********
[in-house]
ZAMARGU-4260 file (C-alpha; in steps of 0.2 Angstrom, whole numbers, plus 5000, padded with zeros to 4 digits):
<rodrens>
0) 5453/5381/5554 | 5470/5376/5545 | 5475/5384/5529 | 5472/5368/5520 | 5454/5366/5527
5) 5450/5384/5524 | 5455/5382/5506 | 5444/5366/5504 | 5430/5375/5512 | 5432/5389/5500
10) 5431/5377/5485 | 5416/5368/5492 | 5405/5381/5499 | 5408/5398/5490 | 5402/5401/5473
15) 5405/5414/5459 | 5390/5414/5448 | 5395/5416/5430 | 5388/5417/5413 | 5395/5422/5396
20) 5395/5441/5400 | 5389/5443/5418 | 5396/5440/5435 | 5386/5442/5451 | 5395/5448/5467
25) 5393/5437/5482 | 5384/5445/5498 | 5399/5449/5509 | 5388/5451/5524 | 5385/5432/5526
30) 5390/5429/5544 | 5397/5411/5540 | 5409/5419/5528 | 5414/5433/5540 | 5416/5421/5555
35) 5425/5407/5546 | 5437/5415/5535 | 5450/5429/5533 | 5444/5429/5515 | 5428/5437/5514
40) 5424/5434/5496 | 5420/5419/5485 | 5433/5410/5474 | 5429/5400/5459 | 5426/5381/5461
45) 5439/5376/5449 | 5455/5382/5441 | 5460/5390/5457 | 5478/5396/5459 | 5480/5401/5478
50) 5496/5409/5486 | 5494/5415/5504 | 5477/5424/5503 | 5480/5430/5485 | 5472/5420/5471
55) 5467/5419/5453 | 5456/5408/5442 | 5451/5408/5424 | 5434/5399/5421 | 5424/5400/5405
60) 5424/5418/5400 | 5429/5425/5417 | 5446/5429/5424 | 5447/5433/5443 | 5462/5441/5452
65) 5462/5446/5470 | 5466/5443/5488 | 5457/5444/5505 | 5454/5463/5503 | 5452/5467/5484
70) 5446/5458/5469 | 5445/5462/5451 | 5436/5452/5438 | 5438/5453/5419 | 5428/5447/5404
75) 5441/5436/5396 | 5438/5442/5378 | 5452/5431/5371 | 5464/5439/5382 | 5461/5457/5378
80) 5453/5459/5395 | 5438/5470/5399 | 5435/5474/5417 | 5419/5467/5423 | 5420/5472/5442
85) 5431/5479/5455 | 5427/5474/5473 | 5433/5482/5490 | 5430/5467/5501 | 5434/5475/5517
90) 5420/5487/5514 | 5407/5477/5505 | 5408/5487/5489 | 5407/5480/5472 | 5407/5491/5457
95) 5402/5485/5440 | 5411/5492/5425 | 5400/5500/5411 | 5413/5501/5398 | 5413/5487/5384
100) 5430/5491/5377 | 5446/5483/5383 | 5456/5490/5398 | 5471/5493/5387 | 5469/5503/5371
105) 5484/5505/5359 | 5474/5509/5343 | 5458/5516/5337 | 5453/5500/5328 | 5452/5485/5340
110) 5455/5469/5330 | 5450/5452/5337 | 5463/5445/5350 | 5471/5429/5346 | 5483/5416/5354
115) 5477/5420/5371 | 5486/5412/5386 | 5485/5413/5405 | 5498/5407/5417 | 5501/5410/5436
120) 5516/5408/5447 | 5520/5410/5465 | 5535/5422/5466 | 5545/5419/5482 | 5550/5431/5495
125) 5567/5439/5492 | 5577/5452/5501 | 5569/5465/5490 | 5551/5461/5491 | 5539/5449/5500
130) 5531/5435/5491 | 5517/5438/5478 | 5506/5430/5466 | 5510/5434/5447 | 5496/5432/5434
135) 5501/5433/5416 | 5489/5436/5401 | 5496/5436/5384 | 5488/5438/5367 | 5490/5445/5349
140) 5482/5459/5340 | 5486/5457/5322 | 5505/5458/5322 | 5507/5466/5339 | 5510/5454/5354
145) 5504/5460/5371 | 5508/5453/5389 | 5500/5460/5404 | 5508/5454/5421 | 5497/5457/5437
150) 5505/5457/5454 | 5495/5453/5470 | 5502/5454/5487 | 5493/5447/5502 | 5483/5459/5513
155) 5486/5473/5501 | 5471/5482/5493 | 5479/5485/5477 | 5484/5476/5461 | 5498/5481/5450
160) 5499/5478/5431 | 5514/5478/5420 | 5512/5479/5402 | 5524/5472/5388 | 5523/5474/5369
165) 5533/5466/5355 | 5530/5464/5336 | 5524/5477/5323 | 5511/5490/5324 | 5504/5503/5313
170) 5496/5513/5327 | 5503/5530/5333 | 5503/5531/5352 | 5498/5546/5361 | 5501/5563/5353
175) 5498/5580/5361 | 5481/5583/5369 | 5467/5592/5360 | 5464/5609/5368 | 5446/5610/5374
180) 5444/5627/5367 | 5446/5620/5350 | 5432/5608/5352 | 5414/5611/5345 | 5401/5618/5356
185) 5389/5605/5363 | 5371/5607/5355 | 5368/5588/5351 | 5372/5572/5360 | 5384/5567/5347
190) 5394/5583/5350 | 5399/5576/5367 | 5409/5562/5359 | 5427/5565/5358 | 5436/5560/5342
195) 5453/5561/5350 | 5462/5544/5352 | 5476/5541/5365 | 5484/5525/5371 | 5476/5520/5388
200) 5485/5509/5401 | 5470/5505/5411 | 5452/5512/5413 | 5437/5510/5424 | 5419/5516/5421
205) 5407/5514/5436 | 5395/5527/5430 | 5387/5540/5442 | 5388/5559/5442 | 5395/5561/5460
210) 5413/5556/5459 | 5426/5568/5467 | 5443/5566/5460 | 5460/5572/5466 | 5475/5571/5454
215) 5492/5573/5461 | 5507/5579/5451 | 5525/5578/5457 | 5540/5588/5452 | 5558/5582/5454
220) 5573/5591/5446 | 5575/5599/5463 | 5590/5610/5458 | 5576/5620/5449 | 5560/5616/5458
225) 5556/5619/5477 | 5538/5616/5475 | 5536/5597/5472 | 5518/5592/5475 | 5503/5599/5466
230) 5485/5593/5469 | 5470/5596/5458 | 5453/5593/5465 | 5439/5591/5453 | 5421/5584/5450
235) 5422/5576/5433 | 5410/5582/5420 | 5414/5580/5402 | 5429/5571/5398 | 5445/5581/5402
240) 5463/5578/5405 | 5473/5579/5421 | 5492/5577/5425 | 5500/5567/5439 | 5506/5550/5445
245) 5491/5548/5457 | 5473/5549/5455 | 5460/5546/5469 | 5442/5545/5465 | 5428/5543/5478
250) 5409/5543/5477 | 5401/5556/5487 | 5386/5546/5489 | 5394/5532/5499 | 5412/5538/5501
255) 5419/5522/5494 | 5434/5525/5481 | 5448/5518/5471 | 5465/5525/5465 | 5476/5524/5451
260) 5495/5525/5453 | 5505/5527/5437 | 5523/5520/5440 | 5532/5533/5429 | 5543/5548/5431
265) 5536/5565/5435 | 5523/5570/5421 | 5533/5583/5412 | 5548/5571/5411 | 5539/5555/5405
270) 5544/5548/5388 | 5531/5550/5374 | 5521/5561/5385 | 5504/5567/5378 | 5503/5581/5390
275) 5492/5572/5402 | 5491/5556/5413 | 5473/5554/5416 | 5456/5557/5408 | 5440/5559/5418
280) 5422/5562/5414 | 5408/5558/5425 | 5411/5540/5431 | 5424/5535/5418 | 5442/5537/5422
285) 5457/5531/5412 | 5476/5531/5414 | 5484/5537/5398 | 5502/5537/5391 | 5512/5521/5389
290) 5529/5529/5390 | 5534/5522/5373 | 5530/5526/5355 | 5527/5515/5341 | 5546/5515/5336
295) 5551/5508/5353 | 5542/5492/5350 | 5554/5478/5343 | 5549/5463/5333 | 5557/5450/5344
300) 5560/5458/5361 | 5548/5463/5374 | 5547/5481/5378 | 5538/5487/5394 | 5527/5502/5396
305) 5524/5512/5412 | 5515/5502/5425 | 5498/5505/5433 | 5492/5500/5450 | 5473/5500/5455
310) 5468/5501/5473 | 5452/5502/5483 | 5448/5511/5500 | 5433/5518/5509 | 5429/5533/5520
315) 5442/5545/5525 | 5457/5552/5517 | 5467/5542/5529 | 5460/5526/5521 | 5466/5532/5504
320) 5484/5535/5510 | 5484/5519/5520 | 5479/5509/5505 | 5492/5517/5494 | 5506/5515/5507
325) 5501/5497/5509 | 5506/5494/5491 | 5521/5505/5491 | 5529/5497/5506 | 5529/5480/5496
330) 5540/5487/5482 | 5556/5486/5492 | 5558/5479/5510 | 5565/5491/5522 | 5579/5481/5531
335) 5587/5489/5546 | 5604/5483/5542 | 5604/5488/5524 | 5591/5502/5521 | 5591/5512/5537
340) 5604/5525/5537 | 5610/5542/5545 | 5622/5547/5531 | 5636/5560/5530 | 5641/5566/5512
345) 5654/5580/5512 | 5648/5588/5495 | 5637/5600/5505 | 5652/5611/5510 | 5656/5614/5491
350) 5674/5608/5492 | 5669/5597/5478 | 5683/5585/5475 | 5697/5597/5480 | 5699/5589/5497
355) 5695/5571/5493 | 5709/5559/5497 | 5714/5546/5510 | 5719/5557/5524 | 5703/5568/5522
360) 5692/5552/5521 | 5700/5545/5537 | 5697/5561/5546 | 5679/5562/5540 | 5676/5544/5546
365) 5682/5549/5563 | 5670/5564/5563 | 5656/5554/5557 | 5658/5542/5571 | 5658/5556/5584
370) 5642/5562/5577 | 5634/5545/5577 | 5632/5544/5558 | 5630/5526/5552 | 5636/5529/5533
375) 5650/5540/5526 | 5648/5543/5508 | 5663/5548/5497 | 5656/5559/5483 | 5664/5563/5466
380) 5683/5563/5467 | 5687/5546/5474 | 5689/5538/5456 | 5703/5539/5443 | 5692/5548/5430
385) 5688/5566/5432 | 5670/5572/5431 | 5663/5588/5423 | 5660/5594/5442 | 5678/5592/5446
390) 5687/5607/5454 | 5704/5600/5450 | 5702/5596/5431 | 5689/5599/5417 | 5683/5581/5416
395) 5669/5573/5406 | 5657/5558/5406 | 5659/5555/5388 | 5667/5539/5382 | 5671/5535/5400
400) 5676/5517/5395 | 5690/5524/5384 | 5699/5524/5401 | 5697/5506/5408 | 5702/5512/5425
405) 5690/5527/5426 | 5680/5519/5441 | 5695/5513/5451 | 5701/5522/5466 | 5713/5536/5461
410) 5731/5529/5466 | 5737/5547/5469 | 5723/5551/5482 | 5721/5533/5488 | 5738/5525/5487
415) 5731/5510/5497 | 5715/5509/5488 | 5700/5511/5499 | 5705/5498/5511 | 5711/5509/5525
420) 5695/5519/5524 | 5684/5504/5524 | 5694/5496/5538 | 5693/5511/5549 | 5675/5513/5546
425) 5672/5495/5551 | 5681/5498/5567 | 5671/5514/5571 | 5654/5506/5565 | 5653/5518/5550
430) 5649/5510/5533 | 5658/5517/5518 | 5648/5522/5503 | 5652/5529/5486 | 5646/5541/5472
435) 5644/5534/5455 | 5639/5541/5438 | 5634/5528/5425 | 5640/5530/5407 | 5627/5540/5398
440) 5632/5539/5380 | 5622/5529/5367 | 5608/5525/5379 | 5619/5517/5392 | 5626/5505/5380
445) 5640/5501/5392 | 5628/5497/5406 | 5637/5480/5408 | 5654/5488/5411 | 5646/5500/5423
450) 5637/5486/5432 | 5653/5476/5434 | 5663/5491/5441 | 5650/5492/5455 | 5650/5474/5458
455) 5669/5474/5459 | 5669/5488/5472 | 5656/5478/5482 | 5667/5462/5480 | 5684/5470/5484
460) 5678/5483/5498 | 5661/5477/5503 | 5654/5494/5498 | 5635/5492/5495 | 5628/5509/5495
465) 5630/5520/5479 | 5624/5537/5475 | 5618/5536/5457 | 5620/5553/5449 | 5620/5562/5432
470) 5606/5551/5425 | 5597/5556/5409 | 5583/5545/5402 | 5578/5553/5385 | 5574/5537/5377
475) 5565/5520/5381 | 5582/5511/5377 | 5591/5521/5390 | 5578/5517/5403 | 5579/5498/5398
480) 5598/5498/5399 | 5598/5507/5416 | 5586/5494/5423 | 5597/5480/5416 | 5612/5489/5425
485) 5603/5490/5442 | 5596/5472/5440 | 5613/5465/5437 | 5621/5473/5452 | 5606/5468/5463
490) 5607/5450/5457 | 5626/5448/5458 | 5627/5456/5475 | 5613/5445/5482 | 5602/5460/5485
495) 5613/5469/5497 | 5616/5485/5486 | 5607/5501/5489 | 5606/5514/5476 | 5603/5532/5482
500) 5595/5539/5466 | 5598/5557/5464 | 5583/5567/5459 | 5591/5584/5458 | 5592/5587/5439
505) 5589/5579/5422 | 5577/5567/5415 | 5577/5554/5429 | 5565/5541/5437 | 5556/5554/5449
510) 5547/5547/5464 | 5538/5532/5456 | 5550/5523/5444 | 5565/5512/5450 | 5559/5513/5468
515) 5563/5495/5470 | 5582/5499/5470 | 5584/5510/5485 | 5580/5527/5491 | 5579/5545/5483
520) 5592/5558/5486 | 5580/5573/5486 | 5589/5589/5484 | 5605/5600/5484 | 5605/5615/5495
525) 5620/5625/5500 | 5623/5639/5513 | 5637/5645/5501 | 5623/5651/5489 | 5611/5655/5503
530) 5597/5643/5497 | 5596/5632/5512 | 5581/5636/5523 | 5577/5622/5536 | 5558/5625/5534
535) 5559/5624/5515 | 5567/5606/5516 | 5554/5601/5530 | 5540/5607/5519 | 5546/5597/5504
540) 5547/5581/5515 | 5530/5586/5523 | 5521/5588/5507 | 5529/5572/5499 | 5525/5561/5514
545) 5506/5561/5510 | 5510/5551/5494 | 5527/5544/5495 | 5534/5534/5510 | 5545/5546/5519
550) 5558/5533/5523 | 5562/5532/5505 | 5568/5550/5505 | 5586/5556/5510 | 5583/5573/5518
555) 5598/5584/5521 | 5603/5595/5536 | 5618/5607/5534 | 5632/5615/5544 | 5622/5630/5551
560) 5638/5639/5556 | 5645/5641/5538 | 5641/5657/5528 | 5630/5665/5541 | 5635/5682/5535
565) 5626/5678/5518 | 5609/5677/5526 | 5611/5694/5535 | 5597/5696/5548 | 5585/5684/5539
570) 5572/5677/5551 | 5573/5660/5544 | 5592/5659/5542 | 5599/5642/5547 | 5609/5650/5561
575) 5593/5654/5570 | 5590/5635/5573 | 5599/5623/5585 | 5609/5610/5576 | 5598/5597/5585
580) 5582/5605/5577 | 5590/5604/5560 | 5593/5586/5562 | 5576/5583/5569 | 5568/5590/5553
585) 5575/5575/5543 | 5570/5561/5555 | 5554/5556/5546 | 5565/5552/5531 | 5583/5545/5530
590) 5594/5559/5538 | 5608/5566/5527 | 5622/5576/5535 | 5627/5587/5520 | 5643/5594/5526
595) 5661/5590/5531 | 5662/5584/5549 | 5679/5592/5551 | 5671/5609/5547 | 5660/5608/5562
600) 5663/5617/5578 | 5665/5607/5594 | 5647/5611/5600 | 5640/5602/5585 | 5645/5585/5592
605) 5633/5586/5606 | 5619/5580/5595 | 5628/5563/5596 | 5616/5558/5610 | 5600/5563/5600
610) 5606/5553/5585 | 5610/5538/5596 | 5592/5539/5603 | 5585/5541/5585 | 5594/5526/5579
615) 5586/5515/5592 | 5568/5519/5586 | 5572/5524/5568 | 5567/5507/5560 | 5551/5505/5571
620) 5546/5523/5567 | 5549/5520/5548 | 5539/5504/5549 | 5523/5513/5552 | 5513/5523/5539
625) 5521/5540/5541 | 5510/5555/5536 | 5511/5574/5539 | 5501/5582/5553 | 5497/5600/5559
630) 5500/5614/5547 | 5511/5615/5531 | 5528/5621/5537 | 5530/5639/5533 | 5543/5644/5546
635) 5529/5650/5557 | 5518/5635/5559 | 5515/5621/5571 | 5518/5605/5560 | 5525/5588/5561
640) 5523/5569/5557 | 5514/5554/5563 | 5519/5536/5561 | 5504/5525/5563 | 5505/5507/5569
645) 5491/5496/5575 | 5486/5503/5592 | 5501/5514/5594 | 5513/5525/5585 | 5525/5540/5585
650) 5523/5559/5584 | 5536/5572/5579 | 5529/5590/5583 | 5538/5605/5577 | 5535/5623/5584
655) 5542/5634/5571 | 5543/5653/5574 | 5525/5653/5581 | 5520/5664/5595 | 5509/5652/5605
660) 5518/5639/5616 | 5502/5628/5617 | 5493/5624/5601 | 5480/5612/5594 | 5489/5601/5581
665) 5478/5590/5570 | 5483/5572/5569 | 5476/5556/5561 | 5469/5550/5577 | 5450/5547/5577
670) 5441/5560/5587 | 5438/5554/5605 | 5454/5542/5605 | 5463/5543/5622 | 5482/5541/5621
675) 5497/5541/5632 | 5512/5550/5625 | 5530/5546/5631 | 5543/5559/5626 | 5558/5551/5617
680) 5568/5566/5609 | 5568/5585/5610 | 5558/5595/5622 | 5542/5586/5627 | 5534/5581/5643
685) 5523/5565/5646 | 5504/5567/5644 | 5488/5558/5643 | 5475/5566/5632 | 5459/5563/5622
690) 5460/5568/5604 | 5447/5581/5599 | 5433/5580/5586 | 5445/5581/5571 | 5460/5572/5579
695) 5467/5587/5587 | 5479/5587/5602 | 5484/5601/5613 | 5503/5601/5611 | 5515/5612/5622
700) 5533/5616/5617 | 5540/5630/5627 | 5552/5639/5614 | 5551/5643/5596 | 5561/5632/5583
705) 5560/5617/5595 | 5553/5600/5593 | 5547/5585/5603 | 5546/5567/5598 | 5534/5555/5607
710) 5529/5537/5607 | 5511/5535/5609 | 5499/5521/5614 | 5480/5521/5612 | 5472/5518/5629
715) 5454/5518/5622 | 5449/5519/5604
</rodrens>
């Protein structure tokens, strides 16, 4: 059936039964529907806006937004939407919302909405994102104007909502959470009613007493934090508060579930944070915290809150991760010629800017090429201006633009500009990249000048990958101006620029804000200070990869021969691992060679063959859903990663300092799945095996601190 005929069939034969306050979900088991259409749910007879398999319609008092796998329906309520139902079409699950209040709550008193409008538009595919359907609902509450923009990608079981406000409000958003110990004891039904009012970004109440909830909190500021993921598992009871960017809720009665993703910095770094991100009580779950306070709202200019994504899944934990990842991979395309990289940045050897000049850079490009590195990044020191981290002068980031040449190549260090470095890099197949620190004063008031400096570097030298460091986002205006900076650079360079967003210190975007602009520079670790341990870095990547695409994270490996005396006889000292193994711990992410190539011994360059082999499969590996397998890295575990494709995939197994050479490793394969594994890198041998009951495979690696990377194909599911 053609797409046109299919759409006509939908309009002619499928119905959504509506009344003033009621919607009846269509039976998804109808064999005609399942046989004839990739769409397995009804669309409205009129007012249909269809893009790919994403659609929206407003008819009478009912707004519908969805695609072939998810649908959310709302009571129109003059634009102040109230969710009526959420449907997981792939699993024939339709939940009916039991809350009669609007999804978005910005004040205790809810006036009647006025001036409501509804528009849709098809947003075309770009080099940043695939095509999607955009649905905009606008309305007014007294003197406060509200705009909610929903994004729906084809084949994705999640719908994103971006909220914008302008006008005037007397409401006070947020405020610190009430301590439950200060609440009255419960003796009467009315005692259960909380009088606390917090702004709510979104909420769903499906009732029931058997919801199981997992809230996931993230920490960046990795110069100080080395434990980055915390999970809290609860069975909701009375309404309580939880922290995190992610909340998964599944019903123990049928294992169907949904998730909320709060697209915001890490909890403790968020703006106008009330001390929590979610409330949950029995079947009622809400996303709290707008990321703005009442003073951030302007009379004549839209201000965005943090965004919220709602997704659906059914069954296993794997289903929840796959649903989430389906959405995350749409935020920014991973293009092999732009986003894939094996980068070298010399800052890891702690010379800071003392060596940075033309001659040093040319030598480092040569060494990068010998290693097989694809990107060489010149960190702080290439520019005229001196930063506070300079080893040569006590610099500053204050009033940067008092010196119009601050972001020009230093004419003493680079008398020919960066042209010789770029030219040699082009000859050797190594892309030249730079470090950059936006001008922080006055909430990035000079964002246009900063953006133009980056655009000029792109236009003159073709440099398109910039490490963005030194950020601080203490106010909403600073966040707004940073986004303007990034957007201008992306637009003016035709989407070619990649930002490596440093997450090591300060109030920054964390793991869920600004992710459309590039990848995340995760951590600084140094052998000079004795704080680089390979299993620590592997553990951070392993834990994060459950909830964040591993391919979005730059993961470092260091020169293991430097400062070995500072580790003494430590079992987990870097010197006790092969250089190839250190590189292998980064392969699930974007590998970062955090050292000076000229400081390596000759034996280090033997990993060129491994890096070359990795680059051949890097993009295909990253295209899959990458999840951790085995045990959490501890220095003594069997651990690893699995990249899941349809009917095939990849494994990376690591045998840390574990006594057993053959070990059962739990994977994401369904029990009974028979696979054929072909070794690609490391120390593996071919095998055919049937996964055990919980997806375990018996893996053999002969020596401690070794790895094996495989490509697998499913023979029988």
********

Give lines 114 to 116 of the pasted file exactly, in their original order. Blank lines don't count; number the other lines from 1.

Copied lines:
550) 5558/5533/5523 | 5562/5532/5505 | 5568/5550/5505 | 5586/5556/5510 | 5583/5573/5518
555) 5598/5584/5521 | 5603/5595/5536 | 5618/5607/5534 | 5632/5615/5544 | 5622/5630/5551
560) 5638/5639/5556 | 5645/5641/5538 | 5641/5657/5528 | 5630/5665/5541 | 5635/5682/5535